A stylized photo on Mifepristone, the abortion pill on a pink surface.
Image credit: Talia Dinwiddie on istock.com

These networks, led primarily by women, operate outside of the established medical world.As abortion access becomes increasingly restricted across the United States, underground activist networks, known as “companion networks,” in Mexico are providing women with abortion medications—not just in their own country but across the US border, too.

These networks, led primarily by women, operate outside of the established medical world and the law to create access to abortion even in states where abortions have become effectively, if not literally, illegal.

The existence of these networks has been reported by various news organizations. In 2020, the Guardian reported on such networks, describing a cross-border event in which activists from both the United States and Mexico vowed to continue and expand their collaboration in providing women with access to abortions:

Over the course of the long weekend, members of 30 different abortion rights groups, from across Mexico and the United States, formed what they call the Red Transfronteriza, or Cross-Border Network. Following a model that Mexican and other Latin American feminists had developed over the past two decades, the Red Transfronteriza would “accompany” Americans through their abortions, guiding them through the World Health Organization’s protocol for safely using abortion pills without the supervision of a doctor. They would also supply abortion pills to Americans for nothing, mailing donated medications to the United States.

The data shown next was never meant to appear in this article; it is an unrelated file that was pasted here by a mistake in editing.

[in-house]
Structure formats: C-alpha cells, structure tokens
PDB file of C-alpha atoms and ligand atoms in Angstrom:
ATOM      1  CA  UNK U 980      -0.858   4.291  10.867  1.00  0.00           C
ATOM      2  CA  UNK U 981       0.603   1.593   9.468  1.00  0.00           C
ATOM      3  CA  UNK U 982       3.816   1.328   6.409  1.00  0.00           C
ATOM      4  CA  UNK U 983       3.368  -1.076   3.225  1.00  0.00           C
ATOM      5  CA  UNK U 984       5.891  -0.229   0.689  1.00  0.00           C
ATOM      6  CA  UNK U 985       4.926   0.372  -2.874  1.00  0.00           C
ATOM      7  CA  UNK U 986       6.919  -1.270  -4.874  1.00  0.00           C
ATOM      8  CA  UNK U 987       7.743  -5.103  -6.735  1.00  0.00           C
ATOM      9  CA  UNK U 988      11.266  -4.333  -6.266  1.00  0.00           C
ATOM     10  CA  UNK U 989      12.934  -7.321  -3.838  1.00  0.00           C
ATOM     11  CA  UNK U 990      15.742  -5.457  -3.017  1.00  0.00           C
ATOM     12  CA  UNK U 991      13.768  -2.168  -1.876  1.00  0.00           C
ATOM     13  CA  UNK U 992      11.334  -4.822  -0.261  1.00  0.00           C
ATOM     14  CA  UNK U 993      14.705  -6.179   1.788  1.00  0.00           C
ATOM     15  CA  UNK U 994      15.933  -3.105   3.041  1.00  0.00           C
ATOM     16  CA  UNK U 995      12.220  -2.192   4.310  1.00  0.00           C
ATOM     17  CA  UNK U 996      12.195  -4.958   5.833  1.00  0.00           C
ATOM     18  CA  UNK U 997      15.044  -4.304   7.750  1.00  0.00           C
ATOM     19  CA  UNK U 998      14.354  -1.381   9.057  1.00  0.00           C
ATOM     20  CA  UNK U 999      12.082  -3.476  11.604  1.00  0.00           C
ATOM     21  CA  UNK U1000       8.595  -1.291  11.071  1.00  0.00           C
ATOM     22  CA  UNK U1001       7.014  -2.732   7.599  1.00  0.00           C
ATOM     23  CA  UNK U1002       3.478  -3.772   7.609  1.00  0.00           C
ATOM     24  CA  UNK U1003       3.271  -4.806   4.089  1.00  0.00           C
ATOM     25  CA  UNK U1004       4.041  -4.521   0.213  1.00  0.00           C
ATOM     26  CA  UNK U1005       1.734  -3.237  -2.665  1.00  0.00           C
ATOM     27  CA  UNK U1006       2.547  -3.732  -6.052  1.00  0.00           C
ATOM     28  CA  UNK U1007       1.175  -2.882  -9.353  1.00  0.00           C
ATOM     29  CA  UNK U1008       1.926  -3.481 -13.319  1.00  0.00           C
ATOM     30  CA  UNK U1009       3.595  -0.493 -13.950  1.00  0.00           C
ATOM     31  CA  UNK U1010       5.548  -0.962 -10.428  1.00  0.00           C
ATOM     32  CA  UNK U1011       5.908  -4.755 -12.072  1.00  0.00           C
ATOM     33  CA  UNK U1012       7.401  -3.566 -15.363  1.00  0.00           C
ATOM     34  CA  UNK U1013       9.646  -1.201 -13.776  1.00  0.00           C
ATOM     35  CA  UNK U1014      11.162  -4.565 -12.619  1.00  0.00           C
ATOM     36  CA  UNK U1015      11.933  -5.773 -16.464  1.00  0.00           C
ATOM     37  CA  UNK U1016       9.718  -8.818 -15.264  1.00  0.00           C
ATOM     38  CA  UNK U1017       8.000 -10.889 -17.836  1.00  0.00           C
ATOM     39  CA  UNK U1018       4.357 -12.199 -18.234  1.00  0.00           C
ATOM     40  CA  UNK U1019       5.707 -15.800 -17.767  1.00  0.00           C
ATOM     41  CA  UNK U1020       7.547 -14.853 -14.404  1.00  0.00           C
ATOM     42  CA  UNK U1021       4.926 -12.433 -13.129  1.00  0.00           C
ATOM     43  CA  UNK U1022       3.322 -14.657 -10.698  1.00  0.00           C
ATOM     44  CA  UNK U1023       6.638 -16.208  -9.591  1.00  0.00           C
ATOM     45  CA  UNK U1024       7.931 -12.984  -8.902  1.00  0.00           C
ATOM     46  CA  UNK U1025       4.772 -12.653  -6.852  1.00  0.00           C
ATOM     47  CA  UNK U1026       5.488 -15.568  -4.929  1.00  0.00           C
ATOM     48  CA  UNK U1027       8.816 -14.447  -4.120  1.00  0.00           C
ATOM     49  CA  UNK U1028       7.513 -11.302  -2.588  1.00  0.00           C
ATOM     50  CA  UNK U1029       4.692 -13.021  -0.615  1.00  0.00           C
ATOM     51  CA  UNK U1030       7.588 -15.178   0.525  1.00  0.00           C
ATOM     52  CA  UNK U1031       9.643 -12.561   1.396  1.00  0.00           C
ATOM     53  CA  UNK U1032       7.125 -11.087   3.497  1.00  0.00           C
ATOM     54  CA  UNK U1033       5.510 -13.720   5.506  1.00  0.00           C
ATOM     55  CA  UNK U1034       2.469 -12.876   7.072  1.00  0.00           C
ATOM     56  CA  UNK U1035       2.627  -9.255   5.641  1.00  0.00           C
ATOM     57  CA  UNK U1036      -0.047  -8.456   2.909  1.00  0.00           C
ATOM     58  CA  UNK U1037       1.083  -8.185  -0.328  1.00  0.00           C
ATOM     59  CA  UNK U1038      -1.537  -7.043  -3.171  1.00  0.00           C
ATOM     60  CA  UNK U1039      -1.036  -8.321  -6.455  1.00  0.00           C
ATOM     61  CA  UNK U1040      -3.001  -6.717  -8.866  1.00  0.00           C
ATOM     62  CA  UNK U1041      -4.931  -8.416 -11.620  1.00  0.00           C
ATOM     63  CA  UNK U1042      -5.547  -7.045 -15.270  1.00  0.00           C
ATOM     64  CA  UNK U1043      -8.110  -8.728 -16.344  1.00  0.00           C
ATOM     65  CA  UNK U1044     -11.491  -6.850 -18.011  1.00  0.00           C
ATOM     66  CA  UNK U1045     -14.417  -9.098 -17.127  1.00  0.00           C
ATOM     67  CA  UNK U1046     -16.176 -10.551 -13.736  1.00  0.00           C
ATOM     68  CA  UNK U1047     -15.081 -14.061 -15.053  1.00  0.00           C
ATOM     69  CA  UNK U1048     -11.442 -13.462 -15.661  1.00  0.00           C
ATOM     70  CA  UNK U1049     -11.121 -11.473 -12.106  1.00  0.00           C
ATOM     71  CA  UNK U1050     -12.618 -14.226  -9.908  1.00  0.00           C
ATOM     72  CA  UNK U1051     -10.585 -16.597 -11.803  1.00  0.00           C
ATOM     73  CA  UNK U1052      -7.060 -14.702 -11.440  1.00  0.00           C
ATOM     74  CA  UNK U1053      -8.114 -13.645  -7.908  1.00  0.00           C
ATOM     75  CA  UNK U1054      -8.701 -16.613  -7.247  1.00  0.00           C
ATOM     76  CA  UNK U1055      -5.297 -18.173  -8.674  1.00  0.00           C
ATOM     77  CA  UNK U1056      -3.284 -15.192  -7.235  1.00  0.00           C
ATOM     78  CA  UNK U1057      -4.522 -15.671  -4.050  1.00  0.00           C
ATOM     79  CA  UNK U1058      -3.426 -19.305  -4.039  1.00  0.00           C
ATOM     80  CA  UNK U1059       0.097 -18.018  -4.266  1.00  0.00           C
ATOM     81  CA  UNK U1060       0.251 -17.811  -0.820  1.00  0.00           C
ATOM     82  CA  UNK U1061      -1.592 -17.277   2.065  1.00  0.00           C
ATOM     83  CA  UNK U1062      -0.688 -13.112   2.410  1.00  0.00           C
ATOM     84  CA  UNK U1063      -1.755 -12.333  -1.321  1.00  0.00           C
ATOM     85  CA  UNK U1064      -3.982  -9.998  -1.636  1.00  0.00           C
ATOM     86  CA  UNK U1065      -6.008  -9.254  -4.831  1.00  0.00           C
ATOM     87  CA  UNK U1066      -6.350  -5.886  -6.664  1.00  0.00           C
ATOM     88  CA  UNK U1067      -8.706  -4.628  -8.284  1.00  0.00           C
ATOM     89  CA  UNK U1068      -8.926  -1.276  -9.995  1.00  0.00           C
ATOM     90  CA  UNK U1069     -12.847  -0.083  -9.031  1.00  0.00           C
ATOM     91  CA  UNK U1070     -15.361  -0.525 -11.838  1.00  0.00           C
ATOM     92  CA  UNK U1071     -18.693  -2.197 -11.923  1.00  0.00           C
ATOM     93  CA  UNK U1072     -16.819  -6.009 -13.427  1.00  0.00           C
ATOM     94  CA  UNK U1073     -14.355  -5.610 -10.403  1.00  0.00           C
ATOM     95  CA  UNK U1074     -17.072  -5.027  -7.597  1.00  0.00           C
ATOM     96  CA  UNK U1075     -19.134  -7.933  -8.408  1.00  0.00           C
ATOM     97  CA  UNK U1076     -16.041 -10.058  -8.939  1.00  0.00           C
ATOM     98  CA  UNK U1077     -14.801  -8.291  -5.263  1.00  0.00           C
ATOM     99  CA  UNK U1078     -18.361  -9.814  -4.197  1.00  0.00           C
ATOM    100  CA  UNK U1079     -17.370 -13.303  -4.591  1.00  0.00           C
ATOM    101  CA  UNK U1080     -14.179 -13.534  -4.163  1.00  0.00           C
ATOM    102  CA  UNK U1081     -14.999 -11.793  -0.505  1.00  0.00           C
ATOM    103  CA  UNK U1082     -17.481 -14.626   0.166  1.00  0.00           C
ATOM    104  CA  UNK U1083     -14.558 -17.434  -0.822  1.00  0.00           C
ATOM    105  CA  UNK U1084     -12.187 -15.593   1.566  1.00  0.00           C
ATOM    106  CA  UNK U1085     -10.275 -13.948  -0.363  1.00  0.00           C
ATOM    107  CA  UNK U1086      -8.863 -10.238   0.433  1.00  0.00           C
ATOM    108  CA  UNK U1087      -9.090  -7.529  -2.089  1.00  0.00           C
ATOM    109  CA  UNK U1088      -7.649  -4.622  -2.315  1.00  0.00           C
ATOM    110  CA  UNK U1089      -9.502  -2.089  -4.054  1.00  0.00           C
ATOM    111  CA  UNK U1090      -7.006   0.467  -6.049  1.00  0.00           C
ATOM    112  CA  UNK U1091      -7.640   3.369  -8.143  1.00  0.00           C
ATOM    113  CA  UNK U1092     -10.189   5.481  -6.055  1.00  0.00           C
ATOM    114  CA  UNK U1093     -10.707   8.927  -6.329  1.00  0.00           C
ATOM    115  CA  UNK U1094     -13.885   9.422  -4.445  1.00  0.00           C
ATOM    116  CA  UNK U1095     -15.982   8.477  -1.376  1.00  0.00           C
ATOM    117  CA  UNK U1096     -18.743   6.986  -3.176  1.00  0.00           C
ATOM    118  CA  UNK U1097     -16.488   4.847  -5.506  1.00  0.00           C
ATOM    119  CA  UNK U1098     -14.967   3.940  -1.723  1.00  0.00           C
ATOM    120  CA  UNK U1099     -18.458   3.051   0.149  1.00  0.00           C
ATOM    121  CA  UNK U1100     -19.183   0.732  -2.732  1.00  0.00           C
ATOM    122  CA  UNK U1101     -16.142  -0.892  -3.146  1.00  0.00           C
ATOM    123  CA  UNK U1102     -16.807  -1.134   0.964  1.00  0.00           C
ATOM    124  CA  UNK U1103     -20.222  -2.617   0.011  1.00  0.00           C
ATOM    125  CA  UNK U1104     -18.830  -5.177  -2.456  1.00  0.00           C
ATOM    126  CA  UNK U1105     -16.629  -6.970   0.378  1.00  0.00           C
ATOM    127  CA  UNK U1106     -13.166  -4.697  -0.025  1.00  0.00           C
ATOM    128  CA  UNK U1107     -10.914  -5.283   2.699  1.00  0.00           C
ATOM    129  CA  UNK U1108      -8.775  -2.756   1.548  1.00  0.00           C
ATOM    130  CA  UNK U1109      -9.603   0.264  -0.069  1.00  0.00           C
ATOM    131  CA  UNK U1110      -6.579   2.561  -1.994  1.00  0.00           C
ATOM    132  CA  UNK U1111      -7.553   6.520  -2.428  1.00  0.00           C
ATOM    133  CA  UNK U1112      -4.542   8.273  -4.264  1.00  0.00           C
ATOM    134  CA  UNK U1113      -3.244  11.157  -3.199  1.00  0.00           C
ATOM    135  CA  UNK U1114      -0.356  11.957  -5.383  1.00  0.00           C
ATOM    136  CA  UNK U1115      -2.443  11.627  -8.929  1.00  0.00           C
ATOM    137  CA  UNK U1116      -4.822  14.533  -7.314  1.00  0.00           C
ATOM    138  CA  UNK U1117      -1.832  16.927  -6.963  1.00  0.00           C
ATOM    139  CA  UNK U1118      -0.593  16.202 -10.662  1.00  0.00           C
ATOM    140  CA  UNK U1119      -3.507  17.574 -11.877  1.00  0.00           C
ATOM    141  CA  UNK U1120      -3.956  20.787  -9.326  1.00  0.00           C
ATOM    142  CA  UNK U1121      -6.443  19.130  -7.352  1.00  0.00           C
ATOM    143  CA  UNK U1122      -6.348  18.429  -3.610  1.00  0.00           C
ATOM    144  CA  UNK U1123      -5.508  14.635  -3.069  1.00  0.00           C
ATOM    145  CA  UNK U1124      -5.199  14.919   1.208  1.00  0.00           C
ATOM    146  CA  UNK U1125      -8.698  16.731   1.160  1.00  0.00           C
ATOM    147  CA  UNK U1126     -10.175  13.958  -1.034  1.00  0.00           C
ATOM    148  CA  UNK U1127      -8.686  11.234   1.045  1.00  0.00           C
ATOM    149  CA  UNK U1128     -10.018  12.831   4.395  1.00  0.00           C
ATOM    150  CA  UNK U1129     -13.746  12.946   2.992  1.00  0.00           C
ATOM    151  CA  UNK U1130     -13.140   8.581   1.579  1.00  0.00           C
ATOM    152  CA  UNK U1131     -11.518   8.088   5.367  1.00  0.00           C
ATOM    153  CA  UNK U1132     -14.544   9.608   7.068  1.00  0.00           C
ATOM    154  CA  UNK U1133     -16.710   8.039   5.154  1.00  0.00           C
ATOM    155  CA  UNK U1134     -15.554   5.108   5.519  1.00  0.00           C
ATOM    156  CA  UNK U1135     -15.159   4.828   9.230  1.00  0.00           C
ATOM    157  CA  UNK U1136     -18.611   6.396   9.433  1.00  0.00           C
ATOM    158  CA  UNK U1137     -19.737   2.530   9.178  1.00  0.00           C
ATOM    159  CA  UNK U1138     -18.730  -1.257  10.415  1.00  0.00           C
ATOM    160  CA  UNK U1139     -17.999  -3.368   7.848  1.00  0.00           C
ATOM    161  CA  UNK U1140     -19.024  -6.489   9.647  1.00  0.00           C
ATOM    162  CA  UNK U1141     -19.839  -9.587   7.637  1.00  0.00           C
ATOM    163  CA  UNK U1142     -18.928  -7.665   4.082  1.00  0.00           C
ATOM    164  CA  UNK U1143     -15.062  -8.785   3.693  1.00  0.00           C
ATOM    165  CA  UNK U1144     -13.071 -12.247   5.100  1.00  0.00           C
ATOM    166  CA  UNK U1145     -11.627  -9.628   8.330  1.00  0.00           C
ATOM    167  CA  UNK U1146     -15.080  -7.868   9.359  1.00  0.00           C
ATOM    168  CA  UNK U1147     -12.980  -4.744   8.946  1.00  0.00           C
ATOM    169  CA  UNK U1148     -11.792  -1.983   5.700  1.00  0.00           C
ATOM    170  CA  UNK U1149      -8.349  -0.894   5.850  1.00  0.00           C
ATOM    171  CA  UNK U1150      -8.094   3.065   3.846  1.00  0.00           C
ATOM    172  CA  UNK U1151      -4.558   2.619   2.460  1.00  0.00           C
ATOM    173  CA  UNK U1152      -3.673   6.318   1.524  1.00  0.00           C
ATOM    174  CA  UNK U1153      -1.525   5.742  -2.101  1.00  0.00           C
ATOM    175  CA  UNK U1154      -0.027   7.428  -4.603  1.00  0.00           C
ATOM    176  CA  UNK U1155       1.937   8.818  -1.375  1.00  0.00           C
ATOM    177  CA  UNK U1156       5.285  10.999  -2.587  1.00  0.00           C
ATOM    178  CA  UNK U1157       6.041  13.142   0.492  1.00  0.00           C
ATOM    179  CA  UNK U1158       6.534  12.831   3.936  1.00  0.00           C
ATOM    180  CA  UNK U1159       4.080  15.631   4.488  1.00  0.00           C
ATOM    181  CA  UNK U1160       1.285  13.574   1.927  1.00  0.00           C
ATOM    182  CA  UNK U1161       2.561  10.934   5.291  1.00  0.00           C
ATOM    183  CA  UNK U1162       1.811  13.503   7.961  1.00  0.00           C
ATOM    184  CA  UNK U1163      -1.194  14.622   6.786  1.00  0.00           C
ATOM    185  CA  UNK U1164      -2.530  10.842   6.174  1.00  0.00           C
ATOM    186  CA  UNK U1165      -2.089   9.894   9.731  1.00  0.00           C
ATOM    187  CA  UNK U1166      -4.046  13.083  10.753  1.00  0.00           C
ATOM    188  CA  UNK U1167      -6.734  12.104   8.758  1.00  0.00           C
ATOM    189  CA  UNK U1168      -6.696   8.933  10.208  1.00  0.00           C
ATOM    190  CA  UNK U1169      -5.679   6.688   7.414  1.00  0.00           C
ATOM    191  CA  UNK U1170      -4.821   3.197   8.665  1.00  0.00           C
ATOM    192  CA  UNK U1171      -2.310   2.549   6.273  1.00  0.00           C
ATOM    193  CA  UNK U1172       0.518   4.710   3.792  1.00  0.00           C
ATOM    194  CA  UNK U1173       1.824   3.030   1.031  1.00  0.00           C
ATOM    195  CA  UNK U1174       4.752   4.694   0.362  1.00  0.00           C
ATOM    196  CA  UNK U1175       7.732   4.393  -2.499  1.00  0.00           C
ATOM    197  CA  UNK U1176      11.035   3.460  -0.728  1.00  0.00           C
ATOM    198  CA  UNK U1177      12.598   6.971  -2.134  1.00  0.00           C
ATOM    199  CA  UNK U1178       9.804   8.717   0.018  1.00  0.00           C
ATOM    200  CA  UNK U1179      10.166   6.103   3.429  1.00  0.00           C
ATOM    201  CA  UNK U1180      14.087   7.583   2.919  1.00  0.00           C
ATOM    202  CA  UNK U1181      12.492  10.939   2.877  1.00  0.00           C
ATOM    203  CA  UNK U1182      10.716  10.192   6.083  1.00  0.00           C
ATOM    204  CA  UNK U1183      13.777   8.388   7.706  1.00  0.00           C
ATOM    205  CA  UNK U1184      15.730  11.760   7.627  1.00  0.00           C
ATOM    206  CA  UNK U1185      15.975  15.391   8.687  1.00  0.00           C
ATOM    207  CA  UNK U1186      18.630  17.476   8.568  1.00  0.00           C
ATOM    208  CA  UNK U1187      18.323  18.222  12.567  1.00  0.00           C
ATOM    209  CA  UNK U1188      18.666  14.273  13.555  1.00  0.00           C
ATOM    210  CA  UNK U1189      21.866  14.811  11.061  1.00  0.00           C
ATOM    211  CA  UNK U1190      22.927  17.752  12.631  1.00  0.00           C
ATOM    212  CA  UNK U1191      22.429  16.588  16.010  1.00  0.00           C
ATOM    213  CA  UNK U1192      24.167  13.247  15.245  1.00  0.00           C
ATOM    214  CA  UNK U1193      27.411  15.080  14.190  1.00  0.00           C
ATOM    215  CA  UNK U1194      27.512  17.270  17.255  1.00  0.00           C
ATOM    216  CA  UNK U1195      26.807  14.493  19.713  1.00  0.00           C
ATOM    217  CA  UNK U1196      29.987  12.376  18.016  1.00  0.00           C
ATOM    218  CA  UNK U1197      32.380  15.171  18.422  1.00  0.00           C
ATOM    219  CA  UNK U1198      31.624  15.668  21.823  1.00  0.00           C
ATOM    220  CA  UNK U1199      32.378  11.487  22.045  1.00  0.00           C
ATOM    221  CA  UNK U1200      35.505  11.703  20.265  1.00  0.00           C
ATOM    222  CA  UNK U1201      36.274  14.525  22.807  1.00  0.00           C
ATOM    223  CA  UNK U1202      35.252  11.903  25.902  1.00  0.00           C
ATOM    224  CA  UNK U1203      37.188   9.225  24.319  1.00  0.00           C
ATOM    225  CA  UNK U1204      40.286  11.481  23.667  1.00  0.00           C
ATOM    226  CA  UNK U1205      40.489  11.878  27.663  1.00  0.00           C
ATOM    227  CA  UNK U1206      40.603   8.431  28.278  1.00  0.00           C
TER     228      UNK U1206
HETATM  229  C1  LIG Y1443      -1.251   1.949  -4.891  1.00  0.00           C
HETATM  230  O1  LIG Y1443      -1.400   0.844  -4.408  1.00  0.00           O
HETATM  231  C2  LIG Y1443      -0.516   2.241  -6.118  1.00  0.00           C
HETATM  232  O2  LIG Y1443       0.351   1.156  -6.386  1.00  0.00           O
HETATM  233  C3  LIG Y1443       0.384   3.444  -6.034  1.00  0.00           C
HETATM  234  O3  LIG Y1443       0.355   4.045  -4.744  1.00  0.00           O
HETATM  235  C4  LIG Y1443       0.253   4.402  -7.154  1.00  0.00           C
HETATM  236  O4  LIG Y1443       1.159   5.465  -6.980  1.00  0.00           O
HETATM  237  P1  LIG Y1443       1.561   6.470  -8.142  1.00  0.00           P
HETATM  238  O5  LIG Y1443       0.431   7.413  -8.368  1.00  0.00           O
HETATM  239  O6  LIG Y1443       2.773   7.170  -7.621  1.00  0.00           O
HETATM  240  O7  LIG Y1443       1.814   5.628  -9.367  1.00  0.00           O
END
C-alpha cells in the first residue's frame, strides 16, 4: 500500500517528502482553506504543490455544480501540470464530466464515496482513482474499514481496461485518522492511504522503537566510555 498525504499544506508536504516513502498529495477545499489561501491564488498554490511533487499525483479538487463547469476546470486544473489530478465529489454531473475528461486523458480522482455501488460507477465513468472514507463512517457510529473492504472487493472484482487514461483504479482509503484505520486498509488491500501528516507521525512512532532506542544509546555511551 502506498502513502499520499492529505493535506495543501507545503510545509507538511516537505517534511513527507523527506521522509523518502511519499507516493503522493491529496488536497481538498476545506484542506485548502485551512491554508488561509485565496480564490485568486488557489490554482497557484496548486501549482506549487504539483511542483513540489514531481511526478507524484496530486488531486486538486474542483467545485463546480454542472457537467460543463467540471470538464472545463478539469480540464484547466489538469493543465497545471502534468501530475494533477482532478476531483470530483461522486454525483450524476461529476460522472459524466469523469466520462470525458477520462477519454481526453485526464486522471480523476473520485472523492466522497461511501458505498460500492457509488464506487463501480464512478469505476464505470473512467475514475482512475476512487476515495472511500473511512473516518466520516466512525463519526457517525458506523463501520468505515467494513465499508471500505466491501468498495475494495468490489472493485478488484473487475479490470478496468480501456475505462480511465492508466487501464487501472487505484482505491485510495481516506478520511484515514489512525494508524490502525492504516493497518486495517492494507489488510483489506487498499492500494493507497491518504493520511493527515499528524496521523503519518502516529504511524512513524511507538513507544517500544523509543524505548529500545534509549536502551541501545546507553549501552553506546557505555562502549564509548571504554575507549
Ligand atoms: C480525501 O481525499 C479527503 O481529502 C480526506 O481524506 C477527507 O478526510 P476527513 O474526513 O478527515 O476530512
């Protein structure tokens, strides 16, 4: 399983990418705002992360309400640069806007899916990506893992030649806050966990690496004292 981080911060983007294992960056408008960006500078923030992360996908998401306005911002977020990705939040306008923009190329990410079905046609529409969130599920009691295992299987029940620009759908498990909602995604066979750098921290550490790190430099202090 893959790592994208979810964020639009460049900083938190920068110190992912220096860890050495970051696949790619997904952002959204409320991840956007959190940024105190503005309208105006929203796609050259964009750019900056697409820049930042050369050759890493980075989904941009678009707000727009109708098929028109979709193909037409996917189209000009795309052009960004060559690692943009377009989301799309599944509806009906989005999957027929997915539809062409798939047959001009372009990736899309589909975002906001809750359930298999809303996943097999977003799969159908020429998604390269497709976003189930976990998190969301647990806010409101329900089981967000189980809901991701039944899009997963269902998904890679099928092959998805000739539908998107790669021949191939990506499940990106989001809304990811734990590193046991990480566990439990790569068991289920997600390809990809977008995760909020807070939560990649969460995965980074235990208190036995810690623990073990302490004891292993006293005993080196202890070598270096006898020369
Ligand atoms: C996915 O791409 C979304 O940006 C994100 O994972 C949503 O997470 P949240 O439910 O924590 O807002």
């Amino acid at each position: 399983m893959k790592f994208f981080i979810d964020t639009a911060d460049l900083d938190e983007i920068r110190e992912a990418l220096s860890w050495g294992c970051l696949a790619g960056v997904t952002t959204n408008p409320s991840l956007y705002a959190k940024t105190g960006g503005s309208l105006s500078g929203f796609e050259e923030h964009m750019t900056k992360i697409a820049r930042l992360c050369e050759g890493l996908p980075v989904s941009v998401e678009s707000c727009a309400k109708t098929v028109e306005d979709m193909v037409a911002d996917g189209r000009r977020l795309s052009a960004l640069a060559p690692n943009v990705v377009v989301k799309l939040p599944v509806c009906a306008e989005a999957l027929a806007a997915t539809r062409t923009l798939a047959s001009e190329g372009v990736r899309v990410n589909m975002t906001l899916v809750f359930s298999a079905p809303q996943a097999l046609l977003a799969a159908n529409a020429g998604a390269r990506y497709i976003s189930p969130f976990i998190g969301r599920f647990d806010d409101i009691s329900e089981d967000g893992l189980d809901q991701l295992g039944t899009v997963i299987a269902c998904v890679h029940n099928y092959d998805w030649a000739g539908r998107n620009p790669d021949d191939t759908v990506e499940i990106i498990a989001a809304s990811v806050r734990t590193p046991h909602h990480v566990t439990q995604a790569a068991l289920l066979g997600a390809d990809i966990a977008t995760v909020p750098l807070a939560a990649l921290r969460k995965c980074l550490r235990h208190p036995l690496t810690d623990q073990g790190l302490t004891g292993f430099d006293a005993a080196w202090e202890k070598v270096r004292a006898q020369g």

More recently, writing for STAT this December, reporter Olivia Goldhill described the growth and expansion across the border of these companion networks as more or less a direct response to the 2022 US Supreme Court’s Dobbs decision, overturning the federal right to abortion access and leaving abortion laws to the states. That decision, notes Goldhill, came just as Mexico’s Supreme Court decriminalized abortions in that country.

Goldhill describes the groups as serving primarily women who face numerous hurdles to obtaining an abortion in the United States:

These volunteer groups…have been quietly sending abortion pills across the border, often to vulnerable people who lack funds or immigration papers, and training volunteers in the U.S. to establish their own companion networks.

With abortion access…increasingly hampered in the United States, “we’re migrating that mission into the U.S.”

Mexican national Crystal Pérez Lira, a leader of one such companion network provocatively named Bloodys Red Tijuana, tells Goldhill her group received its first cross-border request for aid, in the form of abortion pills, just a few years ago. They’ve assisted some 60 women in the years since.

Companion Networks Expand

Initially set up to help Mexican women access abortions, that mission is changing, Pérez Lira said. With abortion access increasing in Mexico while it becomes increasingly hampered in the United States, “we’re migrating that mission into the U.S.”